A cautionary note has been sounded by a researcher from the University of Houston's College of Optometry regarding the use of low-level red light (LLRL) therapy for controlling myopia, particularly in children. Despite recent studies touting its effectiveness in reducing myopia progression, the researcher raises concerns about the safety of the treatment.
According to Lisa Ostrin, an associate professor at the UH College of Optometry, LLRL therapy may pose risks to the retina, exposing it to potential photochemical and thermal damage. She suggests that the rush to embrace this therapy as a myopia treatment may have outpaced the establishment of proven safety standards.
Ostrin's recommendation is clear: "Based on measurements in our laboratory, it is recommended that clinicians strongly reconsider the use of LLRL therapy for myopia in children until safety standards can be confirmed." Her findings, published in The College of Optometrists journal, shed light on the potential dangers associated with LLRL therapy.
One of the LLRL devices, endorsed for myopia treatment, has reportedly been used in over 100,000 pediatric patients. However, Ostrin's research challenges the safety claims, stating, "The safety profiles of red-light laser devices for myopia have not been fully investigated."
The LLRL therapy involves children looking into a red light-emitting instrument for three minutes, twice a day, five days a week, over an extended treatment period. Ostrin's research, which evaluated two different LLRL devices, found that the luminance dose approached or surpassed the maximum permissible exposure (MPE), potentially putting the retina at risk of photochemical damage.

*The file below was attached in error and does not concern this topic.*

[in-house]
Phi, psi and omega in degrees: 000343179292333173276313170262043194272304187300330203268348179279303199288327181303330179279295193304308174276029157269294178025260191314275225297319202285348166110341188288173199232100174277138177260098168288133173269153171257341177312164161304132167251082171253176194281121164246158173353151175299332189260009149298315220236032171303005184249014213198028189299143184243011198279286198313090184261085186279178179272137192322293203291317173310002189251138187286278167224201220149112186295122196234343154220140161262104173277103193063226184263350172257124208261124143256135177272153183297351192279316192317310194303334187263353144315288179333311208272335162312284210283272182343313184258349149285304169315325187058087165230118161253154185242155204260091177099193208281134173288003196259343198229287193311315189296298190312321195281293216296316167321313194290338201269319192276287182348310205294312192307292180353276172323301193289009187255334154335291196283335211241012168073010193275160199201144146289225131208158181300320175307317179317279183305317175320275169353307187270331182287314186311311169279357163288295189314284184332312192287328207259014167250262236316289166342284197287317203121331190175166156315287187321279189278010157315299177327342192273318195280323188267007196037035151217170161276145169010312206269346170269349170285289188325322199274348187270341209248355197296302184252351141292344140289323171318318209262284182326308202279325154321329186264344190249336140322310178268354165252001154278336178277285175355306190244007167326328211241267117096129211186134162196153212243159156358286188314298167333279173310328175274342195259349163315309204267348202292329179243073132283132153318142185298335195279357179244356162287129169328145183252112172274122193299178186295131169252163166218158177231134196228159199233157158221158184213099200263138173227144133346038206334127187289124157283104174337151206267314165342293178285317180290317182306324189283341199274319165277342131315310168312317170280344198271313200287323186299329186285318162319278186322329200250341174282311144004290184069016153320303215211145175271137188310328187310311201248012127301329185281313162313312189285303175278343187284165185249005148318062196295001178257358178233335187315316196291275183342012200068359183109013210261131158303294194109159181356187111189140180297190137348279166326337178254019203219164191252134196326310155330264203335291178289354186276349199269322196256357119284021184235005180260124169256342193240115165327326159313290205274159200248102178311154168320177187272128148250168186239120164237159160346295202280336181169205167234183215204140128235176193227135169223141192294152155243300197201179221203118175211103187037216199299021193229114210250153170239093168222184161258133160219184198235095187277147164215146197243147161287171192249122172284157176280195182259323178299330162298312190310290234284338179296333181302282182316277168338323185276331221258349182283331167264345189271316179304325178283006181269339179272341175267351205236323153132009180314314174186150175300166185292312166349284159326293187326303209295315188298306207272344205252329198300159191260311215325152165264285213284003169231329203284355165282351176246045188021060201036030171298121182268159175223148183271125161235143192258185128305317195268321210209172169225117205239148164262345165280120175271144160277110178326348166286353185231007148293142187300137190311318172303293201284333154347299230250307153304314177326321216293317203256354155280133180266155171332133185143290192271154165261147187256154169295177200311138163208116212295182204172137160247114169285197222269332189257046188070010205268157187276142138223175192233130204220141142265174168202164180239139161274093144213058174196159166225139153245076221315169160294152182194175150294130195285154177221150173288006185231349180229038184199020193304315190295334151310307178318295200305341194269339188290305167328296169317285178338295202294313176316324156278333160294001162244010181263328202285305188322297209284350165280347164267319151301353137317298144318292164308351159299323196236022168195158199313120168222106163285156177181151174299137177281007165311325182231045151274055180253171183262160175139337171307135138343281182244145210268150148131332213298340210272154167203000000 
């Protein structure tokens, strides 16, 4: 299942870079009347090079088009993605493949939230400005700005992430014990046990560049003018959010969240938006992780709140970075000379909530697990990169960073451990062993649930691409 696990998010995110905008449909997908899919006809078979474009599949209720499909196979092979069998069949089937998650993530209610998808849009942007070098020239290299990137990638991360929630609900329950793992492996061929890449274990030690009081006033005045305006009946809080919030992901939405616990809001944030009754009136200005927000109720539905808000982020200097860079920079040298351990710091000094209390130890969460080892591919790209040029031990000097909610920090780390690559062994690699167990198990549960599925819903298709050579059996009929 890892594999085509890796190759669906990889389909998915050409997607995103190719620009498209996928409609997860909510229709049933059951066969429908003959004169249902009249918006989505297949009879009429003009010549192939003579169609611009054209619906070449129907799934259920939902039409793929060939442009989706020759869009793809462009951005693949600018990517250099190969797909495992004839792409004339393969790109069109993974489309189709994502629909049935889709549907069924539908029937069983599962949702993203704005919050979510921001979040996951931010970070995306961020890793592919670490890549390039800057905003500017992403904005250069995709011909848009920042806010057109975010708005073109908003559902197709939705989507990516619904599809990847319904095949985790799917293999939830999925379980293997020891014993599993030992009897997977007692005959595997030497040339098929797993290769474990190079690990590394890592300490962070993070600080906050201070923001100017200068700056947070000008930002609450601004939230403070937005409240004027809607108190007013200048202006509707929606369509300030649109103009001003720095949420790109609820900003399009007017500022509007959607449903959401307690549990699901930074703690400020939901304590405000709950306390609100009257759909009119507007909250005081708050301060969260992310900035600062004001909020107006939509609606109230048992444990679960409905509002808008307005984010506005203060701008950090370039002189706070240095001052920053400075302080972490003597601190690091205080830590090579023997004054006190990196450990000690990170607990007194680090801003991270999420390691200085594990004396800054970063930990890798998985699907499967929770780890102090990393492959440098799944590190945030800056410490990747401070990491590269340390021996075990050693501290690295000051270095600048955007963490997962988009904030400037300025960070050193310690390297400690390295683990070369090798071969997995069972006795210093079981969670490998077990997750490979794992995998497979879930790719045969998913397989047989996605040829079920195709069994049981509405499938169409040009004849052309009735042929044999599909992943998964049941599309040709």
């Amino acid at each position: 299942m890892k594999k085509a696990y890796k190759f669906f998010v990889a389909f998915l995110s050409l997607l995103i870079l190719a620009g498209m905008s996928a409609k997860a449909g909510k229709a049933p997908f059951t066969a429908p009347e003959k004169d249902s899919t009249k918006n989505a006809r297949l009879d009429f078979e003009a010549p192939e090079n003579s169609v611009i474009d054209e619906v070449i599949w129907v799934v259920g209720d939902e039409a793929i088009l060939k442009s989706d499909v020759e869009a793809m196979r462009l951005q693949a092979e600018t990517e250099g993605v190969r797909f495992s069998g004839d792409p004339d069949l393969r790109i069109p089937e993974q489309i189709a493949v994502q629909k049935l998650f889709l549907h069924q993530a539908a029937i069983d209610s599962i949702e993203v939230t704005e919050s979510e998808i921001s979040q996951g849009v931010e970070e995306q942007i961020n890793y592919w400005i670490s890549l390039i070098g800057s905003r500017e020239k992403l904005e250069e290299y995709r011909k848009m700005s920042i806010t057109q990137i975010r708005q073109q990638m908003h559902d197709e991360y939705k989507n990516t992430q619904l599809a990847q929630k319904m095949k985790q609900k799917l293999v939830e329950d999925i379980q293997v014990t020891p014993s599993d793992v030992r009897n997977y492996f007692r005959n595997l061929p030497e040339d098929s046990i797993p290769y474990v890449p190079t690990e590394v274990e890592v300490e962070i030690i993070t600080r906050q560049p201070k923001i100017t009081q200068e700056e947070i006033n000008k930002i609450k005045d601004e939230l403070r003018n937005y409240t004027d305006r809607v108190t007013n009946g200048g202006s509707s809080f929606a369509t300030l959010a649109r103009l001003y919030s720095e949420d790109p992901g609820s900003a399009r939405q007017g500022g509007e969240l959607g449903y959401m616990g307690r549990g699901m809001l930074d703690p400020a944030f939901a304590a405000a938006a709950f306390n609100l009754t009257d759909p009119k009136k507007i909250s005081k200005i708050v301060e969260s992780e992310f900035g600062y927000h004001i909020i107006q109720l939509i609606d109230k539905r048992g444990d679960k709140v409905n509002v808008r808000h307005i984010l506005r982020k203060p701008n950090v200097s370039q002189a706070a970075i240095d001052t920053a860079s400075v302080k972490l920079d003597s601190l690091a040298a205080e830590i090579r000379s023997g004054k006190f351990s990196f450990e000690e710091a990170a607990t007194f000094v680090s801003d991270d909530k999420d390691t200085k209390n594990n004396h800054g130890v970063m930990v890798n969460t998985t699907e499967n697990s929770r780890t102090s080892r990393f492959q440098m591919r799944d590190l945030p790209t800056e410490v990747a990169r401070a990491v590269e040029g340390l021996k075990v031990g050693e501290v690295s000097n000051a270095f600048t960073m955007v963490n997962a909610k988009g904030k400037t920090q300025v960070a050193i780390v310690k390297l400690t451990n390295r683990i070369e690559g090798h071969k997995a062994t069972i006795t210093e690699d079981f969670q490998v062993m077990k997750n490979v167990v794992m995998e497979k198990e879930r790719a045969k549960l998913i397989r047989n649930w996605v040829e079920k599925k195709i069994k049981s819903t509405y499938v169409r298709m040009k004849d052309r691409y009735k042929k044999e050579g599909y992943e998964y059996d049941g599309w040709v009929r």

Despite both LLRL devices being classified as Class-1 laser products, meeting safety standards set by the International Electrotechnical Commission, Ostrin contends that they are unsafe for continuous viewing over the prescribed three-minute treatment duration.
Class-1 lasers are generally considered safe when viewed briefly and accidentally, but Ostrin's research highlights potential thermal ocular injuries from prolonged exposure, emphasizing that thermal damage can occur at any wavelength when the temperature change of the retina exceeds 10°C.
The study, published in the journal Ophthalmic and Physiological Optics, serves as a critical call for further investigation into the safety of LLRL therapy, particularly in the context of treating myopia in children, before widespread adoption can be deemed appropriate.